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What about girls who have allergies or other illnesses, can they still have their HPV immunisation?

Yes, food intolerance, asthma, eczema, hay fever and allergies generally do not prevent someone from having this vaccine. If you have any concerns about this, speak to your nurse or doctor.

Very rarely, some people have an allergic reaction soon after immunisation. This reaction may be a rash or itching affecting part or all of the body. The nurse will know how to treat this. It is not a reason to withhold further HPV vaccinations.

Very rarely, some people can have a severe reaction soon after immunisation, which causes breathing difficulties and may cause them to collapse. This is called an anaphylactic reaction. These reactions are extremely rare and nurses are fully trained to deal with them.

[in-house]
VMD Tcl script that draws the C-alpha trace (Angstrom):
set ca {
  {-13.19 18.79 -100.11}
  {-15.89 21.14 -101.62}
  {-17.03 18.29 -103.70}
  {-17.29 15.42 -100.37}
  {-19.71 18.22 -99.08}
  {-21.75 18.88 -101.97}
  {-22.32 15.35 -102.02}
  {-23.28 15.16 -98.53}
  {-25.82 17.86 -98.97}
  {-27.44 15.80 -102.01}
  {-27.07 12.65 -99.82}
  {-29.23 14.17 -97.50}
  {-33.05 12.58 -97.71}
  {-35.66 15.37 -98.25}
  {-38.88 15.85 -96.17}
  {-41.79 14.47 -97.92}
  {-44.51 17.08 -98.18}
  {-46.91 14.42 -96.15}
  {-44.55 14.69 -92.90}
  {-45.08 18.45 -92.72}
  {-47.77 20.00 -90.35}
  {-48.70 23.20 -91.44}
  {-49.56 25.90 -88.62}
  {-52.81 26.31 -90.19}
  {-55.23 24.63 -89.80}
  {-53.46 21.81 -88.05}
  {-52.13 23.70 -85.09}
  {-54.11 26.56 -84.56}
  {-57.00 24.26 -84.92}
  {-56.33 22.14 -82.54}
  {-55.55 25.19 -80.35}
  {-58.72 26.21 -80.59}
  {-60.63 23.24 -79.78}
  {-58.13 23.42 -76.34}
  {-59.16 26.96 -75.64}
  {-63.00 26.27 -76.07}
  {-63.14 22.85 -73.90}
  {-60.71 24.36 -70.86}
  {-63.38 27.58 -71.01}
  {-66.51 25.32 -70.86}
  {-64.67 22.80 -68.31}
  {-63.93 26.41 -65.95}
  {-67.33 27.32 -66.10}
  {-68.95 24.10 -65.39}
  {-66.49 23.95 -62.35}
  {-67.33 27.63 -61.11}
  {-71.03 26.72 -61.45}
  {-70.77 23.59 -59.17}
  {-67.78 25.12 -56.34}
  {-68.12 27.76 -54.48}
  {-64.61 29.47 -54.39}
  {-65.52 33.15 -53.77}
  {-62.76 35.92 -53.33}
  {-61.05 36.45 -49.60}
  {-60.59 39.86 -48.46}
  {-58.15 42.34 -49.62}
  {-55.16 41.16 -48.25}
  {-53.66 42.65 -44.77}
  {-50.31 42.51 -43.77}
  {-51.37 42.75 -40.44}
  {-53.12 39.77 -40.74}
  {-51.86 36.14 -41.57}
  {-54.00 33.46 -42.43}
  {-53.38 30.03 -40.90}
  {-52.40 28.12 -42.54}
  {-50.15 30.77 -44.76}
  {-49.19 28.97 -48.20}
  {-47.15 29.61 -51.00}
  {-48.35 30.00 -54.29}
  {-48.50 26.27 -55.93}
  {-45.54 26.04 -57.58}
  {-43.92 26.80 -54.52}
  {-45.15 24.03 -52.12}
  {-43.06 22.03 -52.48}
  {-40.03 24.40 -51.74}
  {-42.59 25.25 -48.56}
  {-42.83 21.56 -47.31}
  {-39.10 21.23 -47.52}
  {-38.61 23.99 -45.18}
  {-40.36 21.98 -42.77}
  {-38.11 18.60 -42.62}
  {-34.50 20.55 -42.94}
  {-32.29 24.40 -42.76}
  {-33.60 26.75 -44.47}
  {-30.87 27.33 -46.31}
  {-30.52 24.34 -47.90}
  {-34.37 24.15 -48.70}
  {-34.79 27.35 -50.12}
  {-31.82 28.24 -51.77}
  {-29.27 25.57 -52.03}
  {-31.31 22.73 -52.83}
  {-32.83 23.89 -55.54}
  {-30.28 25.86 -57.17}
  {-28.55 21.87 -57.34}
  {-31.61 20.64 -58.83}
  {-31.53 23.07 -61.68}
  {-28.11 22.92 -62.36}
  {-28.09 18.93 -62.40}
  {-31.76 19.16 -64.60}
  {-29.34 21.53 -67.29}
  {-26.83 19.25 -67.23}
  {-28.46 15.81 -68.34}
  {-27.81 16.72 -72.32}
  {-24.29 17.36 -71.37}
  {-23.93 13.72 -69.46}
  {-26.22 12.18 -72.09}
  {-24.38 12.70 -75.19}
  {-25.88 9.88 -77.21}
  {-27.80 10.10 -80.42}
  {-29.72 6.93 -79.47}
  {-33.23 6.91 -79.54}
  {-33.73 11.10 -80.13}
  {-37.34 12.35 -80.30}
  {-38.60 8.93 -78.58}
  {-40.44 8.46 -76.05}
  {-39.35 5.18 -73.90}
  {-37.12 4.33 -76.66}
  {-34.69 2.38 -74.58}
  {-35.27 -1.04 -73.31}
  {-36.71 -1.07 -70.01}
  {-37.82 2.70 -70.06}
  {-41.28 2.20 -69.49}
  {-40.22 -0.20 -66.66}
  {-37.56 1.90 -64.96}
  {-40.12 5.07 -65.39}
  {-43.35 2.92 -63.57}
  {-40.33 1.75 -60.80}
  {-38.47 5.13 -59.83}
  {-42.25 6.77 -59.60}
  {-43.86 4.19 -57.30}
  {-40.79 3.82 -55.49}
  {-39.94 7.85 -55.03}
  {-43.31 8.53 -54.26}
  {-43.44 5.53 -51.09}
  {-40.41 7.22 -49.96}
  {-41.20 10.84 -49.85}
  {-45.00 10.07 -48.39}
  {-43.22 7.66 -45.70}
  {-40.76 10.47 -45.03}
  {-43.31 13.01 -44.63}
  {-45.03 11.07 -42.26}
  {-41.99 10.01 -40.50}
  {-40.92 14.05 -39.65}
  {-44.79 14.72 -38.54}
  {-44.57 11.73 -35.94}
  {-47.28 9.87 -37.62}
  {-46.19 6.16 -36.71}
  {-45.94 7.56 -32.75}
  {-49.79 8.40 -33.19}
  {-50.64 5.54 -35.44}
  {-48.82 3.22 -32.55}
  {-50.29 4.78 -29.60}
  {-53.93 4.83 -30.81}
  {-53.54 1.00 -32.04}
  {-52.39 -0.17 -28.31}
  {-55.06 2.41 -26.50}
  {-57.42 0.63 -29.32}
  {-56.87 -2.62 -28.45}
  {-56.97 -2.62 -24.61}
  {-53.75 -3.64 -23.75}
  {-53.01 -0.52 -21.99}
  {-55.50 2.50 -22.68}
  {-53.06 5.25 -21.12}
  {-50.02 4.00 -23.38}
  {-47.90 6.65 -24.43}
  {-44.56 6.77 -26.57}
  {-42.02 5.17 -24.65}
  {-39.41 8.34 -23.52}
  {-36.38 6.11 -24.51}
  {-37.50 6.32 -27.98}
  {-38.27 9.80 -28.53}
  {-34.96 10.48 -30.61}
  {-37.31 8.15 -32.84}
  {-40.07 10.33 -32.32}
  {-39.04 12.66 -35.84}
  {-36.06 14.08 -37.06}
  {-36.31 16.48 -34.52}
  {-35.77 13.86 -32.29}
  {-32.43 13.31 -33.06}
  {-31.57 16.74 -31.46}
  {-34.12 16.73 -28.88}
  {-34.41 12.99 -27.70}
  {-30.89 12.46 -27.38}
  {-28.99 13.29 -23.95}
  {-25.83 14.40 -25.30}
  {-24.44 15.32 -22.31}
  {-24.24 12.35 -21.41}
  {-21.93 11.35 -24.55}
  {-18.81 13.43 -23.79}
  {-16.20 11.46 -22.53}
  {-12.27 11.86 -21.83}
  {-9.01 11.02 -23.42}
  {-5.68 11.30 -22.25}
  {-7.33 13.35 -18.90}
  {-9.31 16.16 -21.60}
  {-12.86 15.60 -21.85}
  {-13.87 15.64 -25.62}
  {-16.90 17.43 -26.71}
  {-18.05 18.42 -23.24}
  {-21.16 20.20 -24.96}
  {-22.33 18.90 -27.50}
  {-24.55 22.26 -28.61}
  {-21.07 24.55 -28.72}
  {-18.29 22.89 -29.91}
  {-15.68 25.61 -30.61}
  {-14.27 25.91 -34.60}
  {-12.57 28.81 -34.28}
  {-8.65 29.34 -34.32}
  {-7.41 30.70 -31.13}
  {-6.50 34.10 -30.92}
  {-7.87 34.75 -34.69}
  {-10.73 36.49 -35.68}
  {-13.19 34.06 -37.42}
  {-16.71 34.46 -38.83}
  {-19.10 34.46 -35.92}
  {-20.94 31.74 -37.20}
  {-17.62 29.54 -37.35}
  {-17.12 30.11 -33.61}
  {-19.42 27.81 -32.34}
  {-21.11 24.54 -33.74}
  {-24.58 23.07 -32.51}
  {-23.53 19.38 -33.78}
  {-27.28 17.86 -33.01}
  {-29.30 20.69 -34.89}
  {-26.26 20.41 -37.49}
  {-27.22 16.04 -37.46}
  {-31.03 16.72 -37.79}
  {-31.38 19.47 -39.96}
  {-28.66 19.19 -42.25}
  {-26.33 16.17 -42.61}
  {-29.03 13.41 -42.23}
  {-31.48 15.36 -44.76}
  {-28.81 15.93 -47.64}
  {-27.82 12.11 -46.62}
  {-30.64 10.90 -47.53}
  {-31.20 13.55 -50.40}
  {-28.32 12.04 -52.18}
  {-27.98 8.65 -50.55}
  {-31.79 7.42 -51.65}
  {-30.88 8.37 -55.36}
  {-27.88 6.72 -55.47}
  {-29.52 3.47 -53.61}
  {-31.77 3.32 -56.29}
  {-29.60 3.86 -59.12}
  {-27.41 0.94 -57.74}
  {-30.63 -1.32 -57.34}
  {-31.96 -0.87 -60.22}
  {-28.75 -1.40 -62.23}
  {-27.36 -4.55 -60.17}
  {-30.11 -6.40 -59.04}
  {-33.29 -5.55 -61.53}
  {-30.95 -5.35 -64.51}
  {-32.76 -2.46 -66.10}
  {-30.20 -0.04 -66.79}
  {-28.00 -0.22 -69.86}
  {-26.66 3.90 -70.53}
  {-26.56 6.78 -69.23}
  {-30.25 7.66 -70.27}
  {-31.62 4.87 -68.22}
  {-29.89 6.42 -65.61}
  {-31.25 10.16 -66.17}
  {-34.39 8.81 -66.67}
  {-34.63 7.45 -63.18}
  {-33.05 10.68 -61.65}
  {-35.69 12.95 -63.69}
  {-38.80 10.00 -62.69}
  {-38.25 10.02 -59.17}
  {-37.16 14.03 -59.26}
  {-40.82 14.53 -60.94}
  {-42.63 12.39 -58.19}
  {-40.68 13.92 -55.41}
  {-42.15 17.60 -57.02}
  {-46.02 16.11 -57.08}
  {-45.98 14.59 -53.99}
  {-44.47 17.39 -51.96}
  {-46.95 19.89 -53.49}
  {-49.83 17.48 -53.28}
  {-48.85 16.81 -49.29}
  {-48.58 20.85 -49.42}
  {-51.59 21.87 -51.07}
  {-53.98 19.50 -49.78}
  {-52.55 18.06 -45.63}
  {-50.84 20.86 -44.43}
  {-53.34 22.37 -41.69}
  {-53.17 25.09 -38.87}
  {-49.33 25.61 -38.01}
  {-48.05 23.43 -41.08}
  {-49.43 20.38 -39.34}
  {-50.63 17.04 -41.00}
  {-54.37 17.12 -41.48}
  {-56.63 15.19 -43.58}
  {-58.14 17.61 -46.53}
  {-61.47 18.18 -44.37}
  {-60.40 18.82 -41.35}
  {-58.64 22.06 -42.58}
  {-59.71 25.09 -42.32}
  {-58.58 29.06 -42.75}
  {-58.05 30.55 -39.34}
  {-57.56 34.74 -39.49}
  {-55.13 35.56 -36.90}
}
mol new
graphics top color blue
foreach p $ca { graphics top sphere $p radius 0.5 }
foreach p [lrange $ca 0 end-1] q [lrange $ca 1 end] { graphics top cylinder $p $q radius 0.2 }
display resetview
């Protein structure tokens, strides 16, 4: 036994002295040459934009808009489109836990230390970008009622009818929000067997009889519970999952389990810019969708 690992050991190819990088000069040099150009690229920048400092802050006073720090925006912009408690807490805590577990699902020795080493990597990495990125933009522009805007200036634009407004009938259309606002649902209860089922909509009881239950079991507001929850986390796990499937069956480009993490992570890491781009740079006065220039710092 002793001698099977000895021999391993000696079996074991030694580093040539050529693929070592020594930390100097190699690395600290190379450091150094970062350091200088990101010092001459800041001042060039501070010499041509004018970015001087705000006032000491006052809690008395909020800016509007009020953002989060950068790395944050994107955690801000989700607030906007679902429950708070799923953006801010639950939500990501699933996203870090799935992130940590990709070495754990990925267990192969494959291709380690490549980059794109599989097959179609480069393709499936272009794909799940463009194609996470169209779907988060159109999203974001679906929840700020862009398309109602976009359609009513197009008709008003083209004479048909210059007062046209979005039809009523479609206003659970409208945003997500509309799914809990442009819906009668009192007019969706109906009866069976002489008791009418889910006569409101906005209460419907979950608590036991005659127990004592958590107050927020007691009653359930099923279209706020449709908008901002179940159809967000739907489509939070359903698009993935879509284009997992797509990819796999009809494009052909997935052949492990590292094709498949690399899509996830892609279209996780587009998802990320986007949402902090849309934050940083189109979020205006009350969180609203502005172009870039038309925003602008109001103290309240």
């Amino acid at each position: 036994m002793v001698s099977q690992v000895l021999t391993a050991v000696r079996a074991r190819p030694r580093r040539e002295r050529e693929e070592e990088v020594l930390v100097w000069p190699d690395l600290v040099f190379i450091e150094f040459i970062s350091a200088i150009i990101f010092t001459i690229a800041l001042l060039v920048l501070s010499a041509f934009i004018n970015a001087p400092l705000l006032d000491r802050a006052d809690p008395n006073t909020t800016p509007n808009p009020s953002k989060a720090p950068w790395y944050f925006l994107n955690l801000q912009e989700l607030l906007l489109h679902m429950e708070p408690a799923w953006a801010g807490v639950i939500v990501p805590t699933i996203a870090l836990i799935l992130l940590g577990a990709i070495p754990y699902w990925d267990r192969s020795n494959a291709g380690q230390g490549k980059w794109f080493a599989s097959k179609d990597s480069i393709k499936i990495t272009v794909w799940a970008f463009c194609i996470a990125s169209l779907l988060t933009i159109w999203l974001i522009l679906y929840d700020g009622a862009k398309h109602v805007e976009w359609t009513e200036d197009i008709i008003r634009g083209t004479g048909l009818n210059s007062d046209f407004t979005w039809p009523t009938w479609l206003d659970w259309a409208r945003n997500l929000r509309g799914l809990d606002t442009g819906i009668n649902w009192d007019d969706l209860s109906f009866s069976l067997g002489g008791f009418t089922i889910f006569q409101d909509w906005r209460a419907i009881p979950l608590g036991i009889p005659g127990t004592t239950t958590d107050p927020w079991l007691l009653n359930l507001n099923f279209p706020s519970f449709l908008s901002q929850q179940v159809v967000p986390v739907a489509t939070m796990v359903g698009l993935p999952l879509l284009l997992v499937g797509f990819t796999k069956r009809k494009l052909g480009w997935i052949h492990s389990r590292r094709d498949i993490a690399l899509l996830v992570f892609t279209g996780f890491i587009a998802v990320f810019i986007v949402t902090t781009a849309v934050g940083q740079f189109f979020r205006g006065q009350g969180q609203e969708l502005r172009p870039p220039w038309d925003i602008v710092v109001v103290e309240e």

What about girls with long term conditions or those on medication that reduces the effectiveness of their immune system?

Girls whose immune systems are affected through medication or long-term conditions can have the vaccine, but it may not work as well for them.


Why aren't boys being given the HPV immunisation?

The priority is to protect girls against cervical cancer. Boys can’t develop cervical cancer. By immunising girls, everyone’s level of protection against HPV will be raised – boys’ as well as girls’ – because there will be fewer viruses circulating.


Where can I get more information?

For more information watch the HPV film or view the HPV publication which contains important information about the Human papillomavirus (HPV) immunisation, and may answer any important questions that you may have about receiving the vaccine.

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Last reviewed on 06 June 2014